5. Dennis Santana, RHP: Having a loud breakout season by reportedly running his sinker up into the high 90s. Guys don’t tend to control the pitch at this level as good as he does, and he can back the sinker with a slider that will flash plus. His ability to pitch for the strikeout or soft contact on the ground gives him No. 2 or 3 rotation potential.

MLB: All Star Game-Futures Game
Alex Verdugo is ranked No. 4 on the Dodgers’ prospect list, the same as in the preseason.
Jasen Vinlove-USA TODAY Sports

4. Alex Verdugo, OF: Contact has never come easier for Verdugo, who has some of the best pitch recognition and bat speed in the organization. Power is still lagging behind and the overall profile hasn’t changed much since the offseason.

3. Yadier Alvarez, RHP: As seen at the Futures Game, Alvarez is still very much a project, though one with elite physical tools. His season has been better than his ERA would indicate, but I’d like to see Alvarez loosen up his upper body and refine his command or he could be heading for a relief role in time. Like Calhoun, on the blockbuster trade watch list.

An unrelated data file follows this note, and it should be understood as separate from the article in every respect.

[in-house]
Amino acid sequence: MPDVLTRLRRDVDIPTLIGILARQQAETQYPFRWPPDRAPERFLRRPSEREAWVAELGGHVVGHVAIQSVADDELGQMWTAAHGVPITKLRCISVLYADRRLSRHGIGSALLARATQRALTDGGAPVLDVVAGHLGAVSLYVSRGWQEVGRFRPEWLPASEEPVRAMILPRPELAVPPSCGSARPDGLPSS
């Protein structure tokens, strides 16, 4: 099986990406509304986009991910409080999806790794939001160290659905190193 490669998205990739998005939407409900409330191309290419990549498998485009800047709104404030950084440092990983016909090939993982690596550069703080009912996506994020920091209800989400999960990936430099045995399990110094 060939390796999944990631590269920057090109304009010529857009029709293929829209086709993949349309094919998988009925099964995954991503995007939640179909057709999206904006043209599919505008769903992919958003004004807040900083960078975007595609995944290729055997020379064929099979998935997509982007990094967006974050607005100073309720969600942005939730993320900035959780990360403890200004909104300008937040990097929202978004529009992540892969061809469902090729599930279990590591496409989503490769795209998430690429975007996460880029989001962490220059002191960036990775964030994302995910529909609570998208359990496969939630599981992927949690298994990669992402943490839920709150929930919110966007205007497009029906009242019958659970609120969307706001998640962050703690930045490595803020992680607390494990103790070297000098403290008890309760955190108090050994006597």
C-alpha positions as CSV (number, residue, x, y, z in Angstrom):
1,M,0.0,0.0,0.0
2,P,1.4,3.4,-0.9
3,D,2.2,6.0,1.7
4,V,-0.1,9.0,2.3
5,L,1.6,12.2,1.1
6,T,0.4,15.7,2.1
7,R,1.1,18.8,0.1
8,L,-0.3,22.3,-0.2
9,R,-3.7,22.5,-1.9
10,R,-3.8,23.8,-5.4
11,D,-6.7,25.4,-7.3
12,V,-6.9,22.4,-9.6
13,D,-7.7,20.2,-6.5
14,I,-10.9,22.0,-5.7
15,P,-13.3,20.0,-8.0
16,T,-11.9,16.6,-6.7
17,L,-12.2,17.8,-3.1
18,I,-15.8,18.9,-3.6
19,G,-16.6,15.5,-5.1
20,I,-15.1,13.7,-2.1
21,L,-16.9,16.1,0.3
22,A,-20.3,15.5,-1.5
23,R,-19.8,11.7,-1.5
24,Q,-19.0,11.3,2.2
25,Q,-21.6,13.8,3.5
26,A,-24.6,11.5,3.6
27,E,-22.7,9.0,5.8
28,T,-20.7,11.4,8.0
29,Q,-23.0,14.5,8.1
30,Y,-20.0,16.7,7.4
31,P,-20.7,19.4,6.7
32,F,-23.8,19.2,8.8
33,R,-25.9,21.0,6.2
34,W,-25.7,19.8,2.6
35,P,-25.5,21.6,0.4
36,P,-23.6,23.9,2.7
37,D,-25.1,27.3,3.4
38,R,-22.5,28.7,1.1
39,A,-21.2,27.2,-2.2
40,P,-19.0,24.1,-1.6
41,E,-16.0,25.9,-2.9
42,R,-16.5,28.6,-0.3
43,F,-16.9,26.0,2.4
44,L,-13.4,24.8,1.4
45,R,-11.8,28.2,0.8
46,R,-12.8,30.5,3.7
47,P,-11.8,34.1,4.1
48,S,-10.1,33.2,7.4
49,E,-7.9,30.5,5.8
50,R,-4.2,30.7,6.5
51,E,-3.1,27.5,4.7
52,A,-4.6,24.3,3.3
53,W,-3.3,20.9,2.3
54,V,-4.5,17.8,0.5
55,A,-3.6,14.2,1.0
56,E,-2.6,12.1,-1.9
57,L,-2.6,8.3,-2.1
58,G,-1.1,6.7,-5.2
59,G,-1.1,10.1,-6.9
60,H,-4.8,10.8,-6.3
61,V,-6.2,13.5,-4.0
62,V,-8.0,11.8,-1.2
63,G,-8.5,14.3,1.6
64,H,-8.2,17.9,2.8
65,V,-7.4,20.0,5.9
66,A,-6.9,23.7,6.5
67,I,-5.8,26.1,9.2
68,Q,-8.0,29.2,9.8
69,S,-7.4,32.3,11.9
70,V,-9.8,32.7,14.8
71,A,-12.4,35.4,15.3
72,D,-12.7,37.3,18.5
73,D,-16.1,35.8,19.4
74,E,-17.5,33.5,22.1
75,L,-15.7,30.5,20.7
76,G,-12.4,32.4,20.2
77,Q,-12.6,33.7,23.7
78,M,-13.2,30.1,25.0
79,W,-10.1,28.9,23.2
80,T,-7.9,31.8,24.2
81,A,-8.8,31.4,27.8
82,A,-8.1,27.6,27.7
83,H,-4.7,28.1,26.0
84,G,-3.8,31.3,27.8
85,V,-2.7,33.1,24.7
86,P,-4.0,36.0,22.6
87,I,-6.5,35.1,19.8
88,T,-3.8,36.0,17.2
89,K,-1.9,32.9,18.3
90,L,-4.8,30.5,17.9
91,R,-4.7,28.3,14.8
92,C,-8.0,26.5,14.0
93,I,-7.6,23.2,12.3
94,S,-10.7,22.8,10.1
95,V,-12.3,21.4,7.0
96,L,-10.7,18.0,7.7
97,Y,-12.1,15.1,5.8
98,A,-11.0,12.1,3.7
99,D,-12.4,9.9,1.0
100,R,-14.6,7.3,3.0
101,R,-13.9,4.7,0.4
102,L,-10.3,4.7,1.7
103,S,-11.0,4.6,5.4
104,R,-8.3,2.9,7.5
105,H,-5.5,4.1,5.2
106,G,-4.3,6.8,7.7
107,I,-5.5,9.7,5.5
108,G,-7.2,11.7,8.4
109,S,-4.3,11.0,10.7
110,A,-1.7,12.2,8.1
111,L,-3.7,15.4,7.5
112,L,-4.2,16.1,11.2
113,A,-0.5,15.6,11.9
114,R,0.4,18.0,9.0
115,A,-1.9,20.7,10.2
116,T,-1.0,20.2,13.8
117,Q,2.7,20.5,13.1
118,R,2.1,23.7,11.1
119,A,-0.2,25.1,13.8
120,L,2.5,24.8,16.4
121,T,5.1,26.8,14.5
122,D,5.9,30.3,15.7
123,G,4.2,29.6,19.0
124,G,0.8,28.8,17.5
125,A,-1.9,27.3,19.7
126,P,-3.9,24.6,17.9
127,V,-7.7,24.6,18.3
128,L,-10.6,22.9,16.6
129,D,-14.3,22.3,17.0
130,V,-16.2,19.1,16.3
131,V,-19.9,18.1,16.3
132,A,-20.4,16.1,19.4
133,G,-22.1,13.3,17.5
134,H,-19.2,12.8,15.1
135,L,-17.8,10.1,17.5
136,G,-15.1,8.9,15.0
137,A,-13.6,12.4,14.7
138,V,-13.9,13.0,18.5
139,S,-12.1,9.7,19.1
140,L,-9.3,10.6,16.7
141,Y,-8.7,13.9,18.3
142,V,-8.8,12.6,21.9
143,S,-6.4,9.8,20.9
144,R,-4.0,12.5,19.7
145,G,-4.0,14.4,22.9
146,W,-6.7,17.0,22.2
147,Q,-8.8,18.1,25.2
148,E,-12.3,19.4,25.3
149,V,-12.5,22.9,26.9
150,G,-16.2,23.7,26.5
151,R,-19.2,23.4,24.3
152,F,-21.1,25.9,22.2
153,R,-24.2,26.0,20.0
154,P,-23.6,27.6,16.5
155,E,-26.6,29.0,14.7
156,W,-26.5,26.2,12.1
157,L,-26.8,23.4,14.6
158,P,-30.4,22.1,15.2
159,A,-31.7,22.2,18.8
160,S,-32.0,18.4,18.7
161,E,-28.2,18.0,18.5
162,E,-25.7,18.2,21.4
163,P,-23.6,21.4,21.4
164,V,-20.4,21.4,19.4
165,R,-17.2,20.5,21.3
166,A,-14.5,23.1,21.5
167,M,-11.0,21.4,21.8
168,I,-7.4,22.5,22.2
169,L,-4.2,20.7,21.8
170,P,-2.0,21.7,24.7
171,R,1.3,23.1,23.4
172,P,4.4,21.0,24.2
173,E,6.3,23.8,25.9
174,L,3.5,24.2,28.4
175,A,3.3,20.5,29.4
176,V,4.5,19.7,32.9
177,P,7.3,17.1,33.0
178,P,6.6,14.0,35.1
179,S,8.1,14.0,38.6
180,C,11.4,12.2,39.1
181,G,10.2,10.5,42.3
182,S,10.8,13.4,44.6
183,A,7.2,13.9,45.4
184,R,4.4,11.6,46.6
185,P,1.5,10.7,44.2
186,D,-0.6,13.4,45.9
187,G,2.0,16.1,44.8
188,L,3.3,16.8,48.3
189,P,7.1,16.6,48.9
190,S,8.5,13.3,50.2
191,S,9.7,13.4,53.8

2. Jeren Kendall, OF: Center field toolshed fell in the draft over concerns about strikeouts, but few players at that level impacted the ball as well as Kendall, and his track record of production is quite long. He could stand to loosen some stiffness in his upper body in his swing, and the Dodgers have had a solid recent track record in helping players do so.

1. Walker Buehler, RHP: In his first healthy year post Tommy John surgery, Buehler already looks like the early first-round talent he was projected to be before the 2015 draft. Dodgers will likely need to limit his innings in the second half, but it would not surprise me if he’s used in a Swiss army knife role in the Los Angeles bullpen down the stretch. His ceiling is still high as a starting pitcher and he should be ready for the rotation in 2018.

2017 midseason top Dodgers prospect

Rank Player Pos 2017 age Preseason
Rank Player Pos 2017 age Preseason
1 Walker Buehler RHP 22 3
2 Jeren Kendall OF 21 n/a
3 Yadier Alvarez RHP 21 2
4 Alex Verdugo OF 21 4
5 Dennis Santana RHP 21 n/a
6 Brock Stewart RHP 25 5
7 Willie Calhoun 2B 22 7
8 DJ Peters OF 21 26
9 Keibert Ruiz C 18 n/a
10 Mitchell White RHP 22 10
11 Edwin Rios 3B 23 12
12 Will Smith C 22 14
13 Gavin Lux SS 20 8
14 Dustin May RHP 19 21
15 Imani Abdullah RHP 20 9
16 Morgan Cooper RHP 22 n/a
17 Jordan Sheffield RHP 22 15
18 Trevor Oaks RHP 24 17
19 Yusniel Diaz OF 20 19
20t Josh Sborz RHP 23 13
20t A.J. Alexy RHP 19 36
2017 age is as of June 30.